• Every school has a regularly scheduled parent newsletter, and, in most cases, the editors seek input from staff for good news to share. Music educators could offer to provide a quarter- or half-sized regular “Music Corner” that would publicize upcoming performances but more importantly, feature advocacy-laced news items that inform all parents of the benefits of music-making. Because school and district-wide administrators, school board members and superintendents also read these newsletters, they too will have access to the advocacy information provided.  Below is an example “Music Corner” entry designed to engage with prospective parents.   

music scholarships

  • Local shopping areas and malls are always looking for special events to bring in shoppers and providing a semi-annual Petting Zoo takes the instrumental music program out into the community while also providing children with the opportunity to get up close and personal with all kinds of instruments. Involve the high school music students. They will generate additional excitement and enjoy the experience of sharing their talents with the little ones. Invite your local music dealer to bring their newest bright and shiny instruments to help attract the families and perhaps include a small memento for the high school students to give to the kids. Don’t pass up this opportunity to share advocacy information with the parents as well. I recommend the Why Learn to Play Music? brochure published specifically for parents by the NAMM Foundation and available to order in packages of 50 in English or Spanish at no cost. (
  • Remain accessible to all parents by sharing information about your program regularly at PTA meetings, parent advisory council meetings and through any other platform where involved parents gather. This can be accomplished by the director, a booster representative or both. These parents understand the value of having children involved actively in their education whether through the arts, athletics or other club activities. Be sure that these parents have your contact information and offer to have your students perform for these meetings or for events for other organizations to which these parents may belong—e.g. Chambers of Commerce, service organizations and non-profits. What is important here is high visibility—especially to those who may not know about your program (yet).  
  • Provide opportunities for the general school population to see how much fun your students are having. One director shared how her students presented a humorous version of “The 12 Days of Christmas” at a school-wide assembly while involving faculty members in the performance. Band students made signs for each of the 12 Days with “revised lyrics” as appropriate on the placards.  As each sign was raised, the entire student body was encouraged to join in on singing the appropriate phrase. On the “First Day,” a science teacher, sitting in a kiddie pool surrounded by two band students, had an egg cracked over his head right on cue as the student body sang each, “a partridge in a pear tree” over and over. On the “Third Day,” a math teacher, sitting one chair down from the science teacher, had to endure three French Horn students playing the melody to the revised lyrics of “three French Horns” with one on either side and one just behind. This went on and on with the other 12 Days until they had progressed through the entire song. It was great fun for all of the students as well as the faculty and helped promote visibility.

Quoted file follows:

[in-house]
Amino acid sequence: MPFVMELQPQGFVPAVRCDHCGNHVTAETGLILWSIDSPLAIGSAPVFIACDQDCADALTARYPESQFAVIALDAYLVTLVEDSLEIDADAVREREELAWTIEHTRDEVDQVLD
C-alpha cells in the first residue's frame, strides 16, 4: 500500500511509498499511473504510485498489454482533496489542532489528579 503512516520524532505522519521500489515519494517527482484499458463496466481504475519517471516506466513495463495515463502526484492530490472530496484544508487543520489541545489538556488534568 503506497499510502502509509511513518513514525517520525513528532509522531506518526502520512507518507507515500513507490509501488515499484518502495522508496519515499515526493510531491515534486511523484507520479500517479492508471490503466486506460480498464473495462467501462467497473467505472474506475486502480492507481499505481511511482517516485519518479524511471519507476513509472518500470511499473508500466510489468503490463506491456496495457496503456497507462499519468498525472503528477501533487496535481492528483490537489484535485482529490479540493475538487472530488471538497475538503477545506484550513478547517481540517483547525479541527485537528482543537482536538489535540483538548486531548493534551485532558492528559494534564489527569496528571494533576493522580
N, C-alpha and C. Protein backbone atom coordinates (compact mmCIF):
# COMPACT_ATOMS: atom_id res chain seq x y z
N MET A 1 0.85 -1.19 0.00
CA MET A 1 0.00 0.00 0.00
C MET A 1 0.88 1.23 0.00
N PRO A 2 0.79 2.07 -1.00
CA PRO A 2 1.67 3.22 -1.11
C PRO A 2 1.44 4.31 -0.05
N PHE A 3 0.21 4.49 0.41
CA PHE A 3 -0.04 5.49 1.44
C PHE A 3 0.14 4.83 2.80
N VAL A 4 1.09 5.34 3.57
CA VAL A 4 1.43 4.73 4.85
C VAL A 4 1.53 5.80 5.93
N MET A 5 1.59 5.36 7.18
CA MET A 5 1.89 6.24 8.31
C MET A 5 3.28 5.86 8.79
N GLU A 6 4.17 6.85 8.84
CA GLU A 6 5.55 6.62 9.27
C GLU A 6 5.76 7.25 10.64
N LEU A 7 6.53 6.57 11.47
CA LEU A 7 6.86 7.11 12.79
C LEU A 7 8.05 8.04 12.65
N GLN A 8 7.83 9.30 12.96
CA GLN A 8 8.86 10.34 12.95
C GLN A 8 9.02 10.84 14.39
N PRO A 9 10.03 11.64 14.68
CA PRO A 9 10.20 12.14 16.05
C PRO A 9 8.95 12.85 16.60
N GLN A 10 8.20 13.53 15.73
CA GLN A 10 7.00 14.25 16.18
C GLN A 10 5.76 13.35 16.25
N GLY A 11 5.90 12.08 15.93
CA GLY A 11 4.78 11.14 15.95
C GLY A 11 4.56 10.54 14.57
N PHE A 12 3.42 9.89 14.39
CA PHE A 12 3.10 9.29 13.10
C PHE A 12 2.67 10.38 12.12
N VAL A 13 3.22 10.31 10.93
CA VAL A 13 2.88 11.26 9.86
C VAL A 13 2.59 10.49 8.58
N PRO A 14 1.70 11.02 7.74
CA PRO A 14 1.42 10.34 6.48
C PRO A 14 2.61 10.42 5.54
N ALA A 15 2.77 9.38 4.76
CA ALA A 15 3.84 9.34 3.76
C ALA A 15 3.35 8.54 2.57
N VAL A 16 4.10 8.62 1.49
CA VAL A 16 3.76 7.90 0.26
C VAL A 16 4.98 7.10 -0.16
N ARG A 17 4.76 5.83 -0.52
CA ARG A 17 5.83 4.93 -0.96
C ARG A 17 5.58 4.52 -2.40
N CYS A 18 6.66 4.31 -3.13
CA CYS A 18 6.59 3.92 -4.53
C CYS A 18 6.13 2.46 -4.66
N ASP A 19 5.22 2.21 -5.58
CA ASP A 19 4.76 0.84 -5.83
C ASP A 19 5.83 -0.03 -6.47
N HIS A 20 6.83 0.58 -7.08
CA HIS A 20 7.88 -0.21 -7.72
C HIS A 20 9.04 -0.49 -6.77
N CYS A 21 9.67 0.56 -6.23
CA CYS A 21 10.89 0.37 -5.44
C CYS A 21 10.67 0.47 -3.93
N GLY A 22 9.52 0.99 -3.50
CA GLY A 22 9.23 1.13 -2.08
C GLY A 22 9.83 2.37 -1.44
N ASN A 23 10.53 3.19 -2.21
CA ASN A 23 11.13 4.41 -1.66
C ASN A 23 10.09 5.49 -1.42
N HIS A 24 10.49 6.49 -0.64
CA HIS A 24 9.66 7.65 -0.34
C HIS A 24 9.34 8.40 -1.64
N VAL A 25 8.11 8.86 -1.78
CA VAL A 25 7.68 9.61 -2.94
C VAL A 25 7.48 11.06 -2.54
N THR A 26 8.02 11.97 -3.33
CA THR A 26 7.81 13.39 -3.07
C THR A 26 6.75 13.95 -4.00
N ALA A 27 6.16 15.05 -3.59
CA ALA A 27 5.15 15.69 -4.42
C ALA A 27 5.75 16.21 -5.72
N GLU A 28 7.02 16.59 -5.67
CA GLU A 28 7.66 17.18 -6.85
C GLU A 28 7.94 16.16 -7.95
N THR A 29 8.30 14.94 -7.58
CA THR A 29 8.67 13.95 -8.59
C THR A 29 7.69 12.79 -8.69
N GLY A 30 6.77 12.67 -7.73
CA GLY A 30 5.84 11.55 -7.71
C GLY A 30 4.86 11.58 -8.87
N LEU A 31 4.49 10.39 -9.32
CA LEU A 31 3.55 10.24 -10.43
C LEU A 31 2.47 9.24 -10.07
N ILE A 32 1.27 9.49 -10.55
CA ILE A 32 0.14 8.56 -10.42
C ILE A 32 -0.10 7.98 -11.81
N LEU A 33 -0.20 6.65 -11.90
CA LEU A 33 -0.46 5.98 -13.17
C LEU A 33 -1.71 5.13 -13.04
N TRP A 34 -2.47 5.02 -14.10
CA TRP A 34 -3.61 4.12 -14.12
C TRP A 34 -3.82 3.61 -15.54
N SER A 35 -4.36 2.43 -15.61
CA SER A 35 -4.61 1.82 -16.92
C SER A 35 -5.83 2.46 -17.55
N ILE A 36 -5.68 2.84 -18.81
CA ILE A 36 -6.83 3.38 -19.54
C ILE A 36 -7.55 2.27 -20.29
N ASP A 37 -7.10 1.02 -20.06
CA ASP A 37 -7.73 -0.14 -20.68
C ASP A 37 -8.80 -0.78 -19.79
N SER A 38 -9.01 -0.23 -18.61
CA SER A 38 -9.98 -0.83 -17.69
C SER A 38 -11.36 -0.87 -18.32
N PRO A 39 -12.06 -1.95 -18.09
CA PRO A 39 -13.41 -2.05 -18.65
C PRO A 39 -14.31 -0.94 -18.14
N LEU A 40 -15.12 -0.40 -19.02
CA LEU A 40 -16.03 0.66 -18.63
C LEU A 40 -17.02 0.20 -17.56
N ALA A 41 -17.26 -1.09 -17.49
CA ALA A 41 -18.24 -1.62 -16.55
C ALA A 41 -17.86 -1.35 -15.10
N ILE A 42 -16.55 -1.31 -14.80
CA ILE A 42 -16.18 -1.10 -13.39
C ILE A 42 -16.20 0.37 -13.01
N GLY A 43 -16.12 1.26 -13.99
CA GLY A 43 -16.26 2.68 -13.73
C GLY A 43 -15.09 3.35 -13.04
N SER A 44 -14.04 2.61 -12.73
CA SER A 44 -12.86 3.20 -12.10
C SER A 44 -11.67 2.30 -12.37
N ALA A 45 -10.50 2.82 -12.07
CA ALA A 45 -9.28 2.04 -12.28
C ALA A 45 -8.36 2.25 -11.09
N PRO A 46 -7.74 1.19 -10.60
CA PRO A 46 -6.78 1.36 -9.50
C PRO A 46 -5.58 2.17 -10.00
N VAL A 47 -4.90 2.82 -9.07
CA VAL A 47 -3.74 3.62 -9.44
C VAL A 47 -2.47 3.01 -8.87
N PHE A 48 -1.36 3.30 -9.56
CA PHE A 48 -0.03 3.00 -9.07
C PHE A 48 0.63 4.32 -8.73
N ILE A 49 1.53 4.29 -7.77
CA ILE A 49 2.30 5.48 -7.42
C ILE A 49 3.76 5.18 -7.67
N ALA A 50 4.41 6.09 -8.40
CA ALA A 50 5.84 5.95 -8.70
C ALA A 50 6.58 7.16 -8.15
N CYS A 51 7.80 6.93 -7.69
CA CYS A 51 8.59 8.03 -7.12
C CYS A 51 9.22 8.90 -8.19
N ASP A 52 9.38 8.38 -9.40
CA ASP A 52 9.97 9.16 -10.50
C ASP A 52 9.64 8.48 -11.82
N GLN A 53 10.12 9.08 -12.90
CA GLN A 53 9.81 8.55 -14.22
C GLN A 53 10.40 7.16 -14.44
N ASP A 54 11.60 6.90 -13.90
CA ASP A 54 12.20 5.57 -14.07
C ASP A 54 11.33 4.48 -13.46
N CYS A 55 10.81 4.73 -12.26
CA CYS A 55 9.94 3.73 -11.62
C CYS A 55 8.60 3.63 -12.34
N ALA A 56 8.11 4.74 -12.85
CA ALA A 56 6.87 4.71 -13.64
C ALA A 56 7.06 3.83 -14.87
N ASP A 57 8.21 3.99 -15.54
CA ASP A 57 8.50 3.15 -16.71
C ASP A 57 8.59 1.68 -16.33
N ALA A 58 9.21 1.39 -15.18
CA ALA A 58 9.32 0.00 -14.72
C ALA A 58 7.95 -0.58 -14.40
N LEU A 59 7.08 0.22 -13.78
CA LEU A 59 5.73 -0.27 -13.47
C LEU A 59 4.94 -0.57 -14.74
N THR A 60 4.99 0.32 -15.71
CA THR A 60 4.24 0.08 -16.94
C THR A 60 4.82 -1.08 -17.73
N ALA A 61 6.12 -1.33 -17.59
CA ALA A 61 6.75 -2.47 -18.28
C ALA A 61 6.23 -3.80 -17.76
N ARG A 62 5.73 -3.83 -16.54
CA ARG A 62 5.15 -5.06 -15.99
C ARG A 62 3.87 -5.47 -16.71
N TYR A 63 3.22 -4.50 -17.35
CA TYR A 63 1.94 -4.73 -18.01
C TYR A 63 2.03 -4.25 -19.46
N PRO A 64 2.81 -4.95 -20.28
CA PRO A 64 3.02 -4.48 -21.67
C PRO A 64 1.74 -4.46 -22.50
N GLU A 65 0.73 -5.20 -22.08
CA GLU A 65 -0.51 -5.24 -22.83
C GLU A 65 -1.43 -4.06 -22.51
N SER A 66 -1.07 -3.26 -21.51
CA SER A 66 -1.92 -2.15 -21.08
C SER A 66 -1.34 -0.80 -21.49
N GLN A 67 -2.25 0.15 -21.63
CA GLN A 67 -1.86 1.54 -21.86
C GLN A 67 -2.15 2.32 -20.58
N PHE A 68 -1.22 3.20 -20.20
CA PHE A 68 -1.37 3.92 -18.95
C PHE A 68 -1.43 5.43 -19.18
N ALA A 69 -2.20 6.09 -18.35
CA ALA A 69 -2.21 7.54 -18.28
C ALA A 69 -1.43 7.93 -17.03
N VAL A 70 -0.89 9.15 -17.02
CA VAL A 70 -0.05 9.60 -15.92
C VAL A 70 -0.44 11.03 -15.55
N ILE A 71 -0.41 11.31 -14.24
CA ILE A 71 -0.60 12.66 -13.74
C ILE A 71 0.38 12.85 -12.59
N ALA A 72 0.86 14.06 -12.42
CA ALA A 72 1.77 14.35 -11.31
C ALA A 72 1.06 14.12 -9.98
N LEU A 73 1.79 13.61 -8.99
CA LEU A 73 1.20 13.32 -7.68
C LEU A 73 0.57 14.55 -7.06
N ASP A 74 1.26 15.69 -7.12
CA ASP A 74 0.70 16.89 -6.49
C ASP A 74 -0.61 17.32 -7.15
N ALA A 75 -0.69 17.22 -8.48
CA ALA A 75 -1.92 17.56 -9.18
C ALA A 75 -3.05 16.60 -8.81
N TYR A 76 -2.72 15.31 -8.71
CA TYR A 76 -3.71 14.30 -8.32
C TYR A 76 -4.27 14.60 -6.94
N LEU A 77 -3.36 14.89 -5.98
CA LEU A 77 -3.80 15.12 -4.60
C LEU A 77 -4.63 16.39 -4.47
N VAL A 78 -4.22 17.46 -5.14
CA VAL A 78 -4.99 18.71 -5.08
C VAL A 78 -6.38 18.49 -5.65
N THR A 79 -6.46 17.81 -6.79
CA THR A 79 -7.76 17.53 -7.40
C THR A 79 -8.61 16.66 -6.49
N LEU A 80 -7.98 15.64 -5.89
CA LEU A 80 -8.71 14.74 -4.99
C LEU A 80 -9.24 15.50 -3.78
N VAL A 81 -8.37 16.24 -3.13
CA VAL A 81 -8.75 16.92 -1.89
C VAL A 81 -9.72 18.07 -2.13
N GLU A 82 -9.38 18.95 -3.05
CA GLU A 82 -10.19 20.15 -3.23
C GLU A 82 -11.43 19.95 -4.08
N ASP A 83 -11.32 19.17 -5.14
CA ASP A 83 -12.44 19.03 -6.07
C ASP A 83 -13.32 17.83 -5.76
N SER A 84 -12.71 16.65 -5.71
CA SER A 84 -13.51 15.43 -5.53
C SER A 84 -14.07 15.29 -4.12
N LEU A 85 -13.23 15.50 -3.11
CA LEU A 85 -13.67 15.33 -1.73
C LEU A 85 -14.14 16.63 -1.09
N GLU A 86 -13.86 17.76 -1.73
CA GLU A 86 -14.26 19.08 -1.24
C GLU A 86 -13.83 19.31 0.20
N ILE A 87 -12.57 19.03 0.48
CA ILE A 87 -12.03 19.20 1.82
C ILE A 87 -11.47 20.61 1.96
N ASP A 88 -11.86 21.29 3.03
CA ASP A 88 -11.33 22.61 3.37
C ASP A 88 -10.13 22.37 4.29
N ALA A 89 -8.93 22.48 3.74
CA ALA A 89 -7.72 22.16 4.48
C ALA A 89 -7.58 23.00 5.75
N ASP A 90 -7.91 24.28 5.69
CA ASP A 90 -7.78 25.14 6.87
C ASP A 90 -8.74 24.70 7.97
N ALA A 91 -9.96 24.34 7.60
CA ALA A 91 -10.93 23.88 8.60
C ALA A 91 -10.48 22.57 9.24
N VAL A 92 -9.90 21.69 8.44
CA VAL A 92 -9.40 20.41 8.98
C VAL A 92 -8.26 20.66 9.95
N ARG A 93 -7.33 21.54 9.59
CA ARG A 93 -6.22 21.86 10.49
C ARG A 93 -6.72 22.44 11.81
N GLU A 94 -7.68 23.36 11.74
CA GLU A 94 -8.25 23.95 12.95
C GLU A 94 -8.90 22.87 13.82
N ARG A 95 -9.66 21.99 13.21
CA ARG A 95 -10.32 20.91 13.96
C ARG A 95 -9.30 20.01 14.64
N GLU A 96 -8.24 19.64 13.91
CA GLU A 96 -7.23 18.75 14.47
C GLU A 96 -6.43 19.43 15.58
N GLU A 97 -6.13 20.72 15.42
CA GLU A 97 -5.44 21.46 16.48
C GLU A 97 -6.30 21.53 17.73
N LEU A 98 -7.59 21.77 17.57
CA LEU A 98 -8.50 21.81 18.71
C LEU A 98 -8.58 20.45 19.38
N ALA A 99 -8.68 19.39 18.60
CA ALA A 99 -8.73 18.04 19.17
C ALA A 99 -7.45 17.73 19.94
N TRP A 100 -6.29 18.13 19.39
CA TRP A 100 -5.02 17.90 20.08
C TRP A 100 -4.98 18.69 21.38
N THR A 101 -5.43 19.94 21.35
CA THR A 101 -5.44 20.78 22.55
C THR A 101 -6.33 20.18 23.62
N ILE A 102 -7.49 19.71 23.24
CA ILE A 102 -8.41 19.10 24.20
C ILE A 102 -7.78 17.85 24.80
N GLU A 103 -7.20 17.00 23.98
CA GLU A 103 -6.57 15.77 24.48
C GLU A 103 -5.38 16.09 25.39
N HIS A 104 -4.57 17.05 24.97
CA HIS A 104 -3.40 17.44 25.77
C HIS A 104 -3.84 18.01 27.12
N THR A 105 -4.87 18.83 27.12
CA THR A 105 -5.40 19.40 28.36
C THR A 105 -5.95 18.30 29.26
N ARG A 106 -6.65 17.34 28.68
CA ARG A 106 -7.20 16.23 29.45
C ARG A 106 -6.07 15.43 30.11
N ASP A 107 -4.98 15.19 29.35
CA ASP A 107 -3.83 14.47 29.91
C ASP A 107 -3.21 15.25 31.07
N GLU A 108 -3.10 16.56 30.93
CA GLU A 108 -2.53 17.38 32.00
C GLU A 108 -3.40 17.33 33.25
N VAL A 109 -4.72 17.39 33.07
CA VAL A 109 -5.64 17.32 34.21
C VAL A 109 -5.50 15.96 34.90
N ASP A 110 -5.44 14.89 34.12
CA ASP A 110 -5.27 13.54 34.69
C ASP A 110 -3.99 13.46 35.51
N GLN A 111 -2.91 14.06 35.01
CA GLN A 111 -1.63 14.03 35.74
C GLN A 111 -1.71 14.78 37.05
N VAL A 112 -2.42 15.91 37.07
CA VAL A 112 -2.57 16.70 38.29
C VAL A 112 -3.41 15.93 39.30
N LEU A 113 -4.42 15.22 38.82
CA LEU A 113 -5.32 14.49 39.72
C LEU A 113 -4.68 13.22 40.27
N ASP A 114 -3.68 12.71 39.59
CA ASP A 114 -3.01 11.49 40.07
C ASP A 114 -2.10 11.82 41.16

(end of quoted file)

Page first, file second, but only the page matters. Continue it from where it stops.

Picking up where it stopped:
Recruitment and Retention Activities Recommended that WORK!

students with violins

Each of the ideas below were provided by directors who take the extra steps needed to ensure that an active recruitment and retention program is solidly in place. It takes considerable planning to get started but once in place, these activities will provide positive, memorable experiences for students and their parents.

  1. Most high school bands invite their middle/elementary beginning students to participate in one of the halftime shows but here are some ideas to make that experience even a bit more special.
  • Empower the high school band students to become part of the recruiting process by asking them to send out personal invitations to like-instrument beginners to join the high school band in a pre-game pizza party and/or to sit/play in the stands during the game.
  • Encourage the high school boosters to host a middle school parent reception during the pre-game pizza party and invite the principals from the participating schools to speak about the value of the music programs. Provide VIP seating/treatment for the guest parents so that they have an unobstructed view of their students on the field. The key is for the parents to view first-hand the level of enthusiasm of their child in this setting.
  • Work with the beginning band director to prepare students for performing in one of the halftime shows. This can be easily accomplished by having the high school band form an arc centered on the field facing the home side. The beginning band students rush onto the field from the side lines at a given time to rousing applause as prompted by the program announcer and accompanied by an appropriate cadence from the percussion section. The beginners take their place in front of a like instrument partner who high-fives their like instrument beginner partner. At a given point, the high school band plays a few bars of repeated chord changes then the young musicians join in by playing a given pattern of notes in unison (it only takes 3) to cover the simple chord changes. With a bit of collaboration among all the directors, this performance could be the one experience that germinates the students’ interest in continued music-making. Be sure to end the performance with the announcer acknowledging the beginning band parents with “I’d like to ask the parents of these future high school band musicians to stand. Please join me in congratulating them on a wonderful first halftime performance!”